High Performance Team in the Digital Era

Author

Anders Nyström

November 30, 2015

A business transformation, e g outsourcing may consist of fundamental changes to processes, technology and even culture. It is the most complex and highest-risk project an organization can take on. Since few organizations have the expertise or resources to execute such projects on their own, they try to get experienced people, both by hiring and through partners that have proven track records, like Capgemini.

Collaborating with new people and new partners is bound to create challenges stemming from the geographical spread of multi-cultural teams, many times with a generational gap between members who have varying experience and exposure to the different technical tools. . Some people may get behind due to lack of digital skills, but still have valuable experiences. The distributed or virtual team is the new normal and the co-located team is becoming rather rare. The factors to achieve a high performance team are basically still the same, but the prerequisites have changed. The trick is to get everyone to participate actively in improving the system, and extend beyond the restrictions of a traditional office environment.

By distributed team, I refer to a team of 3-15 individuals geographically spread out, working towards the same objective, having a common way of working (including decision making), clear membership and a effective way of managing time. If any one of these factors is weak or absent, the performance will significantly decrease. I call this the “as if” state- it looks as if the team works (it consumes the same amount of time), but tasks are not completed effectively, and related problems aren’t resolved either.

There are three cornerstones to keep in mind:

  • Understanding the team as a system
  • Team dynamics
  • Effectively balancing Leadership vs. Managementship
     
  • Understanding the team as a system: The absolute key to achieving any kind of high performance team – distributed or co-located – is a well working common work space. The use of technical equipment is essential to bridge the gap that arises when the group is geographically spread out. But, technical communication tools can create a platform for a common workspace, not really make it a high performing one.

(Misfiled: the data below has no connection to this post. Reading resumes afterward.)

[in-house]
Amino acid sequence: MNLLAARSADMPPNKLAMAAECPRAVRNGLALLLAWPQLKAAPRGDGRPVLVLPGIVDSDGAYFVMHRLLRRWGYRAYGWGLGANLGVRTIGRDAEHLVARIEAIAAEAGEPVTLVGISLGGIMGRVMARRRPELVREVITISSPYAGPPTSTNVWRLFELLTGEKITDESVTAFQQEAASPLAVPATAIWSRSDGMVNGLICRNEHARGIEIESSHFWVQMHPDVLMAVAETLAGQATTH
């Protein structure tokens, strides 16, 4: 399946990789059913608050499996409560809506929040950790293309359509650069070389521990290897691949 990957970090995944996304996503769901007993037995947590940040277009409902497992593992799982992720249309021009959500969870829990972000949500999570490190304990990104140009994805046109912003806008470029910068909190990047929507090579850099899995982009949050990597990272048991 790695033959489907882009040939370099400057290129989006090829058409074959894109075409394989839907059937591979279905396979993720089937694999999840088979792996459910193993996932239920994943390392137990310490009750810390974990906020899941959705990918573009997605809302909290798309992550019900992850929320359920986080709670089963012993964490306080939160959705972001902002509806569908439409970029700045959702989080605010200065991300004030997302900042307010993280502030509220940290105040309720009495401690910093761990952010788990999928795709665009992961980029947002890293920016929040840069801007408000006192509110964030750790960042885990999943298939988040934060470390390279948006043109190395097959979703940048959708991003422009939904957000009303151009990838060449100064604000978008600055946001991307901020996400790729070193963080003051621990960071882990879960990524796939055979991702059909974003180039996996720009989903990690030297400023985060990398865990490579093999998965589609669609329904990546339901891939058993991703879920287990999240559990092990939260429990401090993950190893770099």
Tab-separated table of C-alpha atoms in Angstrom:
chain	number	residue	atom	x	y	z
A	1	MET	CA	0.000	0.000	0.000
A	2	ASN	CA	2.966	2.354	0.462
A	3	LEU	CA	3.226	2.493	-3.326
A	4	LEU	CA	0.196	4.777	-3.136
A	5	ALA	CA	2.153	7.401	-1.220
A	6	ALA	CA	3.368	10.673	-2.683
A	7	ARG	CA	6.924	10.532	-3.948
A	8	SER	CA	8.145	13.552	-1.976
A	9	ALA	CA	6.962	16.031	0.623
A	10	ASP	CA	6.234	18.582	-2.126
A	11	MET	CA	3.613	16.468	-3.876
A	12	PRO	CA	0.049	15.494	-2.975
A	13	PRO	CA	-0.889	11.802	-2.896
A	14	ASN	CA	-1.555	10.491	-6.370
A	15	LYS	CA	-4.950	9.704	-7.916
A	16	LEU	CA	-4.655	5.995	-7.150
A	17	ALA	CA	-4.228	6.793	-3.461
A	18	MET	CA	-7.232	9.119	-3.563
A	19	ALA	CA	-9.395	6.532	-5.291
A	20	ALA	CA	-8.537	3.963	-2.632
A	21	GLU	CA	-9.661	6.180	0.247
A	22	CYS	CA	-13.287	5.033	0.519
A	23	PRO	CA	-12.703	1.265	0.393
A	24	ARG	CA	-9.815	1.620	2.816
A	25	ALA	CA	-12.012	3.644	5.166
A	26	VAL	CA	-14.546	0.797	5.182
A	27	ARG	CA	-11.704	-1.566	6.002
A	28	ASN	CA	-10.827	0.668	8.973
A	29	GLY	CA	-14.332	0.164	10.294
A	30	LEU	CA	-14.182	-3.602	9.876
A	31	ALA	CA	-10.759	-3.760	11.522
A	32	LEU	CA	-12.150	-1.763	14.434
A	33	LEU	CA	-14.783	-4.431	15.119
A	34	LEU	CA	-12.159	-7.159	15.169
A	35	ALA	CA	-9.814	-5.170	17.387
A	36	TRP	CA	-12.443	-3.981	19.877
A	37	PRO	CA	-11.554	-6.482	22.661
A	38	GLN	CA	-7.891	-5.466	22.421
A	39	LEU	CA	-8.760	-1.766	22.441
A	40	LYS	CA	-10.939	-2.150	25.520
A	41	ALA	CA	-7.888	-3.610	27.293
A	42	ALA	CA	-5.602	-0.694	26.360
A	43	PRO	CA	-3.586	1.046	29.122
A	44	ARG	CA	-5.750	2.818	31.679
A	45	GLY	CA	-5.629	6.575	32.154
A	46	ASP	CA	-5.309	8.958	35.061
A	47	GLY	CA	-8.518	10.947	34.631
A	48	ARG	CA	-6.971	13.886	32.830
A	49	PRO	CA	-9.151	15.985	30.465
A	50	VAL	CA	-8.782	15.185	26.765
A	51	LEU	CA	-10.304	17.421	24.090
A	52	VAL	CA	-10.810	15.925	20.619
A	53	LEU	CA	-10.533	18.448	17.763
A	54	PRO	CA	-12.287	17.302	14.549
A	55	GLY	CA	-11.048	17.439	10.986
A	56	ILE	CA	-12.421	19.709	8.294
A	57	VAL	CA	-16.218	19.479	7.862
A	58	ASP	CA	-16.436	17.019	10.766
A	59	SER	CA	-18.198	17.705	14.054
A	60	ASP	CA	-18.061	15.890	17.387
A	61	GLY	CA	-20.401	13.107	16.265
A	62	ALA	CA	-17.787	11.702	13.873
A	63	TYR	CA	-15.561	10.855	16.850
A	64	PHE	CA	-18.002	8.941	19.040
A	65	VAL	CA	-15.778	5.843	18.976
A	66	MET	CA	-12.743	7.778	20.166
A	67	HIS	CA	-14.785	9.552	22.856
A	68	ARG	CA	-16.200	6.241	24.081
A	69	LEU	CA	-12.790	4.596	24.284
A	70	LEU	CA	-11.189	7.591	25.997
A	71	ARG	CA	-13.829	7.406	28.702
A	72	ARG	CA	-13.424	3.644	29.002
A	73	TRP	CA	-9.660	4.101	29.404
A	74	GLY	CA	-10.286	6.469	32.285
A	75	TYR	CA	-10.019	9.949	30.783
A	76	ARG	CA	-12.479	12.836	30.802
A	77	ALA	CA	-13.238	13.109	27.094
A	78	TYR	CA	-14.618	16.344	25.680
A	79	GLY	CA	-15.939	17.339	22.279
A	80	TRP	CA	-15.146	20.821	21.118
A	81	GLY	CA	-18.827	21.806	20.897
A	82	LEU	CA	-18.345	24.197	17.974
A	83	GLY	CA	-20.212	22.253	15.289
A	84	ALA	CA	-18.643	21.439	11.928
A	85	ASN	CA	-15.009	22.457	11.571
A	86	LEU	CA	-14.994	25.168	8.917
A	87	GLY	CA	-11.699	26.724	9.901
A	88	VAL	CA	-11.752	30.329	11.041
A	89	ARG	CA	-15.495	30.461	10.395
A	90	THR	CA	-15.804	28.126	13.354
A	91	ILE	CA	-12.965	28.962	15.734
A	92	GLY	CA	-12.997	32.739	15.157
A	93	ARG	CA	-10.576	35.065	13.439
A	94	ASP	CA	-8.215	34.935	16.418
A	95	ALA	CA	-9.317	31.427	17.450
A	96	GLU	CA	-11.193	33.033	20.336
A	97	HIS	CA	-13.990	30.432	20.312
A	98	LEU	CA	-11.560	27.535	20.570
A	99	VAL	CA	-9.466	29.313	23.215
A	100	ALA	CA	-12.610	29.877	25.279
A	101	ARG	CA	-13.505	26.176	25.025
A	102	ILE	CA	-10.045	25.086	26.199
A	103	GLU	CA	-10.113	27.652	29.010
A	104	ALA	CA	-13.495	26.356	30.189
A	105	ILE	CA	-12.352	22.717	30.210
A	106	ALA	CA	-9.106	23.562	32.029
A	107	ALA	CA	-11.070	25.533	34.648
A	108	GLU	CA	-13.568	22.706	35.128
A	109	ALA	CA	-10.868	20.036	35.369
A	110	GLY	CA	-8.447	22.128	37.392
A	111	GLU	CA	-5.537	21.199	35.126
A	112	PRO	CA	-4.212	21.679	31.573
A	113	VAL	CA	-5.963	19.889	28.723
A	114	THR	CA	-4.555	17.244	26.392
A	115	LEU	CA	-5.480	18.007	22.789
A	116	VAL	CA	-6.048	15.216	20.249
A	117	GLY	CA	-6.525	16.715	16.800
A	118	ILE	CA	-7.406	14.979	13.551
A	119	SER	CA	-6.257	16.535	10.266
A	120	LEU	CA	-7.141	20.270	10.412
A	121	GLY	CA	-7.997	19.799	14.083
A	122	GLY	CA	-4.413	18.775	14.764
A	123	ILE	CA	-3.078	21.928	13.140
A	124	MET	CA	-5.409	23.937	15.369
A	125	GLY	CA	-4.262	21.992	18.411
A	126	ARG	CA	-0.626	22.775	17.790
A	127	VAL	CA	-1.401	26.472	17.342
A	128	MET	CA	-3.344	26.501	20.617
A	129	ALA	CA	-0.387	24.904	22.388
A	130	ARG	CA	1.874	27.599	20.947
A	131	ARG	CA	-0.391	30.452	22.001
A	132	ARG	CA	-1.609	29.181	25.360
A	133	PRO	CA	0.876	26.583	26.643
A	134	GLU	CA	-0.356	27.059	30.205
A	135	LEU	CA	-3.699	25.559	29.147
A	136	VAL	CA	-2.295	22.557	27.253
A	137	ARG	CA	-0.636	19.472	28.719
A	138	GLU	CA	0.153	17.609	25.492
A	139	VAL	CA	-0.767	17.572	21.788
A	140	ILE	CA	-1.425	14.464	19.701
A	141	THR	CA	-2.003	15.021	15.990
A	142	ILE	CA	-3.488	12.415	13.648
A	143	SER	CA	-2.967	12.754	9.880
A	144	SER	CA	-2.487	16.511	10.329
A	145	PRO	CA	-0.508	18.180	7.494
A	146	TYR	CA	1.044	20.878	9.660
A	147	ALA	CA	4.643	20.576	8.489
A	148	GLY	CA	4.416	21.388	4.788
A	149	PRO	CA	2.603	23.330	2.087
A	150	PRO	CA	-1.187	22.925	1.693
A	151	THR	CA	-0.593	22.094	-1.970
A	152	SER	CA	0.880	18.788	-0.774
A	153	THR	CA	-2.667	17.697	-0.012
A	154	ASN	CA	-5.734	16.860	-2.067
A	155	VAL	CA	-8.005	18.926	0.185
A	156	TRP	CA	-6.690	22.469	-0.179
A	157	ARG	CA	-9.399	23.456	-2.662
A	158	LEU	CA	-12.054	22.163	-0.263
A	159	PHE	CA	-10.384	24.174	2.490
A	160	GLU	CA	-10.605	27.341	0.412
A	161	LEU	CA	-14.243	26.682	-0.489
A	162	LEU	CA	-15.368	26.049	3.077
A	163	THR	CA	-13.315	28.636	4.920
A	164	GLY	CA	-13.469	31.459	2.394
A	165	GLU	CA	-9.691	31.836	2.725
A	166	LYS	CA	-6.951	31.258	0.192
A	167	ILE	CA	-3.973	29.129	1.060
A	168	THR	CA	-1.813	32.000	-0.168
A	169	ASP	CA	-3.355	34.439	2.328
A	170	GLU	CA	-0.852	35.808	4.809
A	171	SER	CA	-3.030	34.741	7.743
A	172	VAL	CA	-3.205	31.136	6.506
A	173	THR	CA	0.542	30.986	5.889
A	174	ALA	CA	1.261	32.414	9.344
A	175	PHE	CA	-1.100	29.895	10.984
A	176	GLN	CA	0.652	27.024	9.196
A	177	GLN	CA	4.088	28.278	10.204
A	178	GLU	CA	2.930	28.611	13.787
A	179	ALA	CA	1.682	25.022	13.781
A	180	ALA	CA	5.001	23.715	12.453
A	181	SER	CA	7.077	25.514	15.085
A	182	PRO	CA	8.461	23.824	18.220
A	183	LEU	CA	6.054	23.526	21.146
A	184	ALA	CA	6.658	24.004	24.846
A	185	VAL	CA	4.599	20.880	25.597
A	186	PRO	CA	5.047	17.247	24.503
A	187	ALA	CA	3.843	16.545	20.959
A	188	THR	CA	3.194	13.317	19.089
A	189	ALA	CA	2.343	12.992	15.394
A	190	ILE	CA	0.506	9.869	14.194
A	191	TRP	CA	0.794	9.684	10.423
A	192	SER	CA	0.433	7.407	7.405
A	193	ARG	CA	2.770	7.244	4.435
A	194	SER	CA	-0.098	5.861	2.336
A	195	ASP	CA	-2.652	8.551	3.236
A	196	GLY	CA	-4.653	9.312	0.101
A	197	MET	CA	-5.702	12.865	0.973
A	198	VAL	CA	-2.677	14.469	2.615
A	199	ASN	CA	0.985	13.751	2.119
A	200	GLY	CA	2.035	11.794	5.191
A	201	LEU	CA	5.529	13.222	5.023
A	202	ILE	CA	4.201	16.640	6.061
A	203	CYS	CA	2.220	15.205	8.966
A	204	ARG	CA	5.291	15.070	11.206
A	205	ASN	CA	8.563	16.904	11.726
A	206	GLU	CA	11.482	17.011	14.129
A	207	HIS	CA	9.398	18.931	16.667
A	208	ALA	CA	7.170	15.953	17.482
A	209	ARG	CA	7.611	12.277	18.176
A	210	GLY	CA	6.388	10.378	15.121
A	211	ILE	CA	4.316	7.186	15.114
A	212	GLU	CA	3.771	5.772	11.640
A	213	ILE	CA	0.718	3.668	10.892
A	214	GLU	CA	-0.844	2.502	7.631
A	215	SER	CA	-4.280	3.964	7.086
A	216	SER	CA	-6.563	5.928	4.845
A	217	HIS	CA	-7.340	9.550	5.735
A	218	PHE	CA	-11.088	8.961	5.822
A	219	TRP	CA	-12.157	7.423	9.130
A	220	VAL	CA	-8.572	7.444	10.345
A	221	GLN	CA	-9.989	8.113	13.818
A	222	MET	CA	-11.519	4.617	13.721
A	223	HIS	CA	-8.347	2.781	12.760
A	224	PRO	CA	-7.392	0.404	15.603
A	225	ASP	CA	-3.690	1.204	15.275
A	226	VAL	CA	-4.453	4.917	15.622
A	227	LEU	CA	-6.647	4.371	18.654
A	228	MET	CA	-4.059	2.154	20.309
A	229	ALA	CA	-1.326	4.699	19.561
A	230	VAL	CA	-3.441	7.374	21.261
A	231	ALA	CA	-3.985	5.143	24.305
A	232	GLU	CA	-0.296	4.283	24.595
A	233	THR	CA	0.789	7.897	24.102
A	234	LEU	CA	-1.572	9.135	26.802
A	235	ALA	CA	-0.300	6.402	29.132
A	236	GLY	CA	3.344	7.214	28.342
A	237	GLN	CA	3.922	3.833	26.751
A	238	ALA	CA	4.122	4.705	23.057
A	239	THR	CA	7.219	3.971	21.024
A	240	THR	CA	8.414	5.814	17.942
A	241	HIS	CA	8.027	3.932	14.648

• Dynamics of the team or the relationships between the team members rest unconditionally on how mutual values evolve; the most important ones being trust, respect, and benefit. If mutual reliance is weak, there will be barriers to a free flow of knowledge and experience between the members, negatively impacting performance.
  • Leadership vs. managementship are two sides of the same coin, not necessarily the same as exercised by the same individual. Leadership handles the “soft” issues- relationships, team spirit, mindset, and meaning; and management the “hard” issues like tasks, objectives, roles and procedures. The leader uses soft communication building common ground, and managers use hard communication to coordinate and distribute tasks. The group performance is a result of the harmonization between team components. Leadership is about willingness, and absolutely key in getting people and things together. Management can only achieve acceptance. Action Research is an effective method, and can be easily applied to overcome the obstacles the team will face in their efforts to become a high performance group (and group system in harmony).

I am fully aware I put something odd in the agenda by addressing this topic in a technology-centric industry. But I have been struggling with this issue since many years and feel the time has come to share my experiences, and takeaways. As Peter Drucker says: We are becoming aware that the major questions regarding technology are not technical but human questions!

This article was written by Anders Nyström from CapGemini: Insights & Data Blog and was legally licensed through the NewsCred publisher network.

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